Breast Augmentation: Initial Evaluation
The key to a successful breast augmentation surgery lies in a thorough preoperative evaluation. In your medical history, Dr. Thomassen needs to know any risk factors you may have to surgery, including medical conditions like diabetes, bleeding disorders, liver disorders, and any heart or lung conditions. Any medications you take regularly, including steroids, anti-inflammatories, or homeopathic medications need to be reported as these could have an adverse effect on wound healing and bleeding. Any history of prior breast surgery is important to report as scarring from prior surgery may affect your results. A history of smoking is very important to report as this could adversely affect your wound healing as well. The use of controlled substances like opioids is also important to report as this could affect your response to anesthesia. Exercise history and habits are also important to discuss as larger implants could affect your ability to undertake some of these activities.
You will also be asked your current and desired breast size and the type of “look” you desire. Some women desire a very natural look that does not suggest an augmentation was performed. Other women desire a very voluptuous look.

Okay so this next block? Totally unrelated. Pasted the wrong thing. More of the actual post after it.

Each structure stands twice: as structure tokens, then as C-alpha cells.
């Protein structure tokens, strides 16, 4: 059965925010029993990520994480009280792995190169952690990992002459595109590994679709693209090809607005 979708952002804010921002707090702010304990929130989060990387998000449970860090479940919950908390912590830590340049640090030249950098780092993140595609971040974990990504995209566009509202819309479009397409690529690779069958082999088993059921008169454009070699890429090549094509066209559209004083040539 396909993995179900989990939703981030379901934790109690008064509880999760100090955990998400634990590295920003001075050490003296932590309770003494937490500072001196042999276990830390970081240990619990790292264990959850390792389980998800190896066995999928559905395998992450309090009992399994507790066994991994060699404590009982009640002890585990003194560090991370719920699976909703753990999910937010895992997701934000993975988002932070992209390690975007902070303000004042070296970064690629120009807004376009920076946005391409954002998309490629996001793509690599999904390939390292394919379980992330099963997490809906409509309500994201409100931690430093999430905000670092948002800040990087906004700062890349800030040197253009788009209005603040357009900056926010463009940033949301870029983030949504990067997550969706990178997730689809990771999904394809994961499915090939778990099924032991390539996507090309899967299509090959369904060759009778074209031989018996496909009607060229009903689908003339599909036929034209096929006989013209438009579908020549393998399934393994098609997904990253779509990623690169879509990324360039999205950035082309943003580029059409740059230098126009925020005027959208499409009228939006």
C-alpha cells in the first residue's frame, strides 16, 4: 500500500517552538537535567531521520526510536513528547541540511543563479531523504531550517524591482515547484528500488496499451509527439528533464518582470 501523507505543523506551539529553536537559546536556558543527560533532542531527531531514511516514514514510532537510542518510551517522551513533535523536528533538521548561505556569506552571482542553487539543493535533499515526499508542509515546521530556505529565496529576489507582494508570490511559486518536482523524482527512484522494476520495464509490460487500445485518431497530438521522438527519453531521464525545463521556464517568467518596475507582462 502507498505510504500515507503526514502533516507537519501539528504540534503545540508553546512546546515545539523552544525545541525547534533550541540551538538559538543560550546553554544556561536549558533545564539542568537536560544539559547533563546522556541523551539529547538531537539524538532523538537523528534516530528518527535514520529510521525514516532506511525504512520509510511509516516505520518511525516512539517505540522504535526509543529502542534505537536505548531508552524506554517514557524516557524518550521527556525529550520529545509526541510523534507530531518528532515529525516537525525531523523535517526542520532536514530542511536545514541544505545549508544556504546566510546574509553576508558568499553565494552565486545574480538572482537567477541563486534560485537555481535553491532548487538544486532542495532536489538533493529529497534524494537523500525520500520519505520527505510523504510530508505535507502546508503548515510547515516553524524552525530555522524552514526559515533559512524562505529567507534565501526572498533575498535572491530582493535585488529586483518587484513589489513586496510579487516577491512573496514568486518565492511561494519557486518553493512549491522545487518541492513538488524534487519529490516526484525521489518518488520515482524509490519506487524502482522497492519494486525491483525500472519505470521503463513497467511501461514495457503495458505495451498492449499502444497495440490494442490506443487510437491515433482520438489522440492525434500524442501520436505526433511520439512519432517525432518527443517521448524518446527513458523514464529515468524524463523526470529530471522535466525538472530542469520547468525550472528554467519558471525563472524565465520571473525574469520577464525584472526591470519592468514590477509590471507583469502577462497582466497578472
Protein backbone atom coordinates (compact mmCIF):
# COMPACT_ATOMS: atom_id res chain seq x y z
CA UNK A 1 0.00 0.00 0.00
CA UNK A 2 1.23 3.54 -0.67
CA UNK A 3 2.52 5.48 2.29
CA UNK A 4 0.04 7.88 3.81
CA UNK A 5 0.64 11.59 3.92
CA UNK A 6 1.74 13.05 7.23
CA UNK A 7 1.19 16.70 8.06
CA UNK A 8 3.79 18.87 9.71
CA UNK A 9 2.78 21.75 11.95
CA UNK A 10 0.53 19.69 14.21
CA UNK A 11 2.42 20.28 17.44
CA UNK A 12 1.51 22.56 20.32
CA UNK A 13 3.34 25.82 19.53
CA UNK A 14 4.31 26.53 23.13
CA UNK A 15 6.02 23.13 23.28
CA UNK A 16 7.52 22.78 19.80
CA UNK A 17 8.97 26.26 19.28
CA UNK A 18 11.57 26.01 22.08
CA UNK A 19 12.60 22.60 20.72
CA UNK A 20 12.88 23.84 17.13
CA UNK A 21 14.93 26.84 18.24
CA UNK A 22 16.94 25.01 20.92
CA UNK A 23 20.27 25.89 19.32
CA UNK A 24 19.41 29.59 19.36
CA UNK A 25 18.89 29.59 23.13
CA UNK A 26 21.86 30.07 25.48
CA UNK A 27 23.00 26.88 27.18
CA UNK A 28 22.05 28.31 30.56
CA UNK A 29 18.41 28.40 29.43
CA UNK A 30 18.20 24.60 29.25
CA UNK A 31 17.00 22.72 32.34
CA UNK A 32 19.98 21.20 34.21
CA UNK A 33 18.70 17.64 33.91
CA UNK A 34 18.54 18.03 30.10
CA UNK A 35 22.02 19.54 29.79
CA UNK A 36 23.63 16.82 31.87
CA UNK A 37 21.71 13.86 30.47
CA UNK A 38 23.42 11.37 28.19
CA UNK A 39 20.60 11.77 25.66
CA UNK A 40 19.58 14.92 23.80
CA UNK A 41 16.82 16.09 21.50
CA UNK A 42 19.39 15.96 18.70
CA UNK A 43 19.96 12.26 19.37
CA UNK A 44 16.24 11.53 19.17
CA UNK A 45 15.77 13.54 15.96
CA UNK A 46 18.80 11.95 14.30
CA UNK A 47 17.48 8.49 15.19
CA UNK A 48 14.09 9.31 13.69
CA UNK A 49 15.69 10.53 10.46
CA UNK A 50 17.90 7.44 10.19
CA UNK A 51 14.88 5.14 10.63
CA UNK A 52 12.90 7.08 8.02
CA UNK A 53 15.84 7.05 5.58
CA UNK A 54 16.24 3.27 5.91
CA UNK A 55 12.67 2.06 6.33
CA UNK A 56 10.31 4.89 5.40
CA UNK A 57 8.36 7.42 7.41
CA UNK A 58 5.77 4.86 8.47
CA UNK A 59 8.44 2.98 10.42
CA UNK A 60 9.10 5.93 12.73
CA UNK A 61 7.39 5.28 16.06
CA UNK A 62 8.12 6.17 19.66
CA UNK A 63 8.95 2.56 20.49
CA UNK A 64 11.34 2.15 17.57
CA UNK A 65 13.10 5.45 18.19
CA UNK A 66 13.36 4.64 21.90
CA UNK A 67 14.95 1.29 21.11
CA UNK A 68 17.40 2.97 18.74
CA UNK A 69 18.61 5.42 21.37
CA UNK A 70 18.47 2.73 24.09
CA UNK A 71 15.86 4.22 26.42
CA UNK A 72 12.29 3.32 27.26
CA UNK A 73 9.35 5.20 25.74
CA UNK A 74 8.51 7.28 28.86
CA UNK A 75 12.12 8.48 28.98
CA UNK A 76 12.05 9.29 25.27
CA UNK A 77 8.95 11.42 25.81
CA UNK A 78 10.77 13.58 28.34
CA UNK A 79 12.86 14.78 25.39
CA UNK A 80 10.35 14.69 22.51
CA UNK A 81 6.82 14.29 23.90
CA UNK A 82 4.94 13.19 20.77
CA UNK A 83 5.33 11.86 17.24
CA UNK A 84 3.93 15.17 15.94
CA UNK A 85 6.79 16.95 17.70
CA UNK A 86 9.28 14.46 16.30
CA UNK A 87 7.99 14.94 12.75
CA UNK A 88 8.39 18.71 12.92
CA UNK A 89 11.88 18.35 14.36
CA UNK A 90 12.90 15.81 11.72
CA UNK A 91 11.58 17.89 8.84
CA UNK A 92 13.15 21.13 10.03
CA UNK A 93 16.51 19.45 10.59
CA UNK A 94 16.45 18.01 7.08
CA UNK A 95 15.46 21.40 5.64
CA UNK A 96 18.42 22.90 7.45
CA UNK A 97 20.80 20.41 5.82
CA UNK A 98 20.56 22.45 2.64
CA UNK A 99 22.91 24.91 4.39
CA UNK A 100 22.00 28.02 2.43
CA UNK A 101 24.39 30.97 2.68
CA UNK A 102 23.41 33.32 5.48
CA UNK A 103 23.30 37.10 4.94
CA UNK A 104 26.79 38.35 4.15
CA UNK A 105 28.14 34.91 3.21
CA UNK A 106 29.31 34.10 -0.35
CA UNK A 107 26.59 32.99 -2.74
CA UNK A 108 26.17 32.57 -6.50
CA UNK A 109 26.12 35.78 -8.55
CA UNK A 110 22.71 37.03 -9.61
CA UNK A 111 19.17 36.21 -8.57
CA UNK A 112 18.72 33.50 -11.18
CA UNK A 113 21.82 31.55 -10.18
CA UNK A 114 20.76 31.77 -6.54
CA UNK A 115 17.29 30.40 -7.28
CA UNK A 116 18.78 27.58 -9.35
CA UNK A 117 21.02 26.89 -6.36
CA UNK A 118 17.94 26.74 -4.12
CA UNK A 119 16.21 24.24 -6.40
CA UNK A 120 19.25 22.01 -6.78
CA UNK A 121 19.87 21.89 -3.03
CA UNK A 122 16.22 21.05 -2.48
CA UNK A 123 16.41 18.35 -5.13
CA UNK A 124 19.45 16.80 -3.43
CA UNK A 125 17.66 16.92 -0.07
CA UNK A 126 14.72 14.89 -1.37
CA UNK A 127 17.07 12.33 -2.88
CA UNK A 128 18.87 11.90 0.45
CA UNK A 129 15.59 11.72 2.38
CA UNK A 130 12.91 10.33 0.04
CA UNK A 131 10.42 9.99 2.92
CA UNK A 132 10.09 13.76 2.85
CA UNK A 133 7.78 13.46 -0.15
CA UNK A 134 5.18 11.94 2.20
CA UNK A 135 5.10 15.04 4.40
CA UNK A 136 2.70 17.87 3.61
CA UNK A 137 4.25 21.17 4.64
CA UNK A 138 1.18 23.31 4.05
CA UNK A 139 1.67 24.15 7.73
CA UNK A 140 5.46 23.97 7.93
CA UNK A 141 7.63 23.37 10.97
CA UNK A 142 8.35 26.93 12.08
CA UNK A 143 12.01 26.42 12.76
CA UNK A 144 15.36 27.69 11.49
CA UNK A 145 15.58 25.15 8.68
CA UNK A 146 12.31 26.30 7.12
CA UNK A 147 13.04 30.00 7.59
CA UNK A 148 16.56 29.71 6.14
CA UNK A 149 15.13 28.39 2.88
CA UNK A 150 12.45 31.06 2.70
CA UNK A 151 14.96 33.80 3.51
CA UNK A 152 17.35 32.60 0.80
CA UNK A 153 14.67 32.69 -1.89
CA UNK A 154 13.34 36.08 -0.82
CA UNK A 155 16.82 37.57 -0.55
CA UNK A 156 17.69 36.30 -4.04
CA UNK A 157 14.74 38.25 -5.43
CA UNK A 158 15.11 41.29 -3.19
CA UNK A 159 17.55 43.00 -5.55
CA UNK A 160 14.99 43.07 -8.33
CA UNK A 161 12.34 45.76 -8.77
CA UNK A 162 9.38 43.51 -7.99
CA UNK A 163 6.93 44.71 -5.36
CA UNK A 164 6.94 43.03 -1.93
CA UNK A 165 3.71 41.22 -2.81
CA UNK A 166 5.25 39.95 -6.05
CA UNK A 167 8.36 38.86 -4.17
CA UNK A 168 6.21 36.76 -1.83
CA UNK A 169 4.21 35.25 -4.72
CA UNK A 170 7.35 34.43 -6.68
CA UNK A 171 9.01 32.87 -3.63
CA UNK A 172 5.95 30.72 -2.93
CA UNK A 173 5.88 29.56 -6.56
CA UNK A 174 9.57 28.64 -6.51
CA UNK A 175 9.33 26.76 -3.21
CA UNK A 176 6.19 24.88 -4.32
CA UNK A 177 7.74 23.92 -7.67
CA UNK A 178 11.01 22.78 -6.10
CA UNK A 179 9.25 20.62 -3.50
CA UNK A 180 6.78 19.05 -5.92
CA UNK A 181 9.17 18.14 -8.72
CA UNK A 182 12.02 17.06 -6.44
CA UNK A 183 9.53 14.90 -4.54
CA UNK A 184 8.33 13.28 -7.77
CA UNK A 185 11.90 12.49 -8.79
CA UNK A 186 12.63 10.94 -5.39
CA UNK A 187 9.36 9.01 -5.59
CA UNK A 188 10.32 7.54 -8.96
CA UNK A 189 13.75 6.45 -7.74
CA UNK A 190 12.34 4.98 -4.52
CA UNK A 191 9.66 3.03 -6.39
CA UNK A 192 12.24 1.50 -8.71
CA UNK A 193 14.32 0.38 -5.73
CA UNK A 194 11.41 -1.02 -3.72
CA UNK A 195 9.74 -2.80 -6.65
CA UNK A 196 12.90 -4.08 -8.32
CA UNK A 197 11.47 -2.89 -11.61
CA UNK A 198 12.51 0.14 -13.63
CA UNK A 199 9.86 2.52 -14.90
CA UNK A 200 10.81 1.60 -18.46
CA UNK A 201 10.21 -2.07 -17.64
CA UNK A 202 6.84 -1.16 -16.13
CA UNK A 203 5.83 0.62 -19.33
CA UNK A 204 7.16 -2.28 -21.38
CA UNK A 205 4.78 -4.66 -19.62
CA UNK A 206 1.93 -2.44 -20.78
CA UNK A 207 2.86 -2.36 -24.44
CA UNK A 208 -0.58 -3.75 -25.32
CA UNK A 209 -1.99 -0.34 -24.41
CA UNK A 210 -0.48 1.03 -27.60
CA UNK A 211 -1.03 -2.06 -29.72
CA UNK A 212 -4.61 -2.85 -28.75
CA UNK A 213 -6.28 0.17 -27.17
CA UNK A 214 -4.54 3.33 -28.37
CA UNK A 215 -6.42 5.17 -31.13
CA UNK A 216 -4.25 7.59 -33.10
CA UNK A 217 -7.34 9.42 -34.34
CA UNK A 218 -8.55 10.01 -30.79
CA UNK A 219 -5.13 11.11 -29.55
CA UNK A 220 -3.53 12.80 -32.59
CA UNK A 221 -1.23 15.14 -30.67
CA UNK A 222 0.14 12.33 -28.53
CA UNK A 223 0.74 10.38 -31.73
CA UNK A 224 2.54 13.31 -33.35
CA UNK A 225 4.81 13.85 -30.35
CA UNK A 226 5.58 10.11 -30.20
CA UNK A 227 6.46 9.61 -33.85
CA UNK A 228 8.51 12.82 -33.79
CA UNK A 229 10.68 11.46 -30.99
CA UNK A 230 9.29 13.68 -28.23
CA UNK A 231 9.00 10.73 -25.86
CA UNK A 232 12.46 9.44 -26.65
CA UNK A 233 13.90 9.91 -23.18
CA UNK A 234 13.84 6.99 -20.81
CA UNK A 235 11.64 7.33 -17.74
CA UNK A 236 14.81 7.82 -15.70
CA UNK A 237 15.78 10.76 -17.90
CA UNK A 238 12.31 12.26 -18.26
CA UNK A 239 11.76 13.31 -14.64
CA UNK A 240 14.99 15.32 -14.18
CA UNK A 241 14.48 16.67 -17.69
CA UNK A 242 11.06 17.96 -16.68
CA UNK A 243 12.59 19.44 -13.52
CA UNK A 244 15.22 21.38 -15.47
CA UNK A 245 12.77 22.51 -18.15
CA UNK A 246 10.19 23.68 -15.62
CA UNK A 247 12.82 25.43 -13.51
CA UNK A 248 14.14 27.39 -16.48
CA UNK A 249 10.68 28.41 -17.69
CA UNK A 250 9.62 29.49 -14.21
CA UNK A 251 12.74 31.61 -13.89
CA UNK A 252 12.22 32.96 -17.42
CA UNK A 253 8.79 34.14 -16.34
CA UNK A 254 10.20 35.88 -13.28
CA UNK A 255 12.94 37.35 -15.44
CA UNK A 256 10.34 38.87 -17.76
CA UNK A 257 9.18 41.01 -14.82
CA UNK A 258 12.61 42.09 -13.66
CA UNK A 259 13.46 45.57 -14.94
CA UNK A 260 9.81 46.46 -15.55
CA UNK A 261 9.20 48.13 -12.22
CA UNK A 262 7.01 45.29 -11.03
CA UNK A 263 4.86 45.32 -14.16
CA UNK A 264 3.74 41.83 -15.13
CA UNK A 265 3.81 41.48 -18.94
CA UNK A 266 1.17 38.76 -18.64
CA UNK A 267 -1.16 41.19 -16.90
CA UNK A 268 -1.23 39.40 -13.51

Breast Augmentation: Physical Exam
Dr. Thomassen will examine you to determine how best to undergo the surgery. Key information gathered in exam is your current size and amount of native breast volume, the symmetry of your breast volume and shape, and the size and symmetry of your nipple-areolar complex. Your breasts will be palpated as well as your axilla to ensure there are no suspicious masses. If you have noticed any nipple discharge, you may require a workup for galactorrhea, that includes testing for your thyroid function and prolactin levels, as well as other tests.
Your chest wall will also be evaluated for any asymmetries as well as your back to determine if any spinal curvature could affect the final result.
If you had prior breast implants and are considering a revision, the position of your current implants are evaluated as well as the degree of capsular contracture. This will determine if more involved procedure like a capsulectomy is required.
Measurements are taken of your chest width, pinch thickness, and skin stretch in order to determine the size of implants that will give you the best result. These measurements also help to determine if a breast lift is also necessary in addition to an augmentation to obtain the results you desire. The recommendations may be different in patients with significant stretch marks as the skin may not support a very large implant. Asymmetries are important to address as these can sometimes be exacerbated by an augmentation. Surgical techniques to correct asymmetries will need to be employed, for example a unilateral breast lift to correct ptosis on one side only.
Breast Augmentation: Implant Types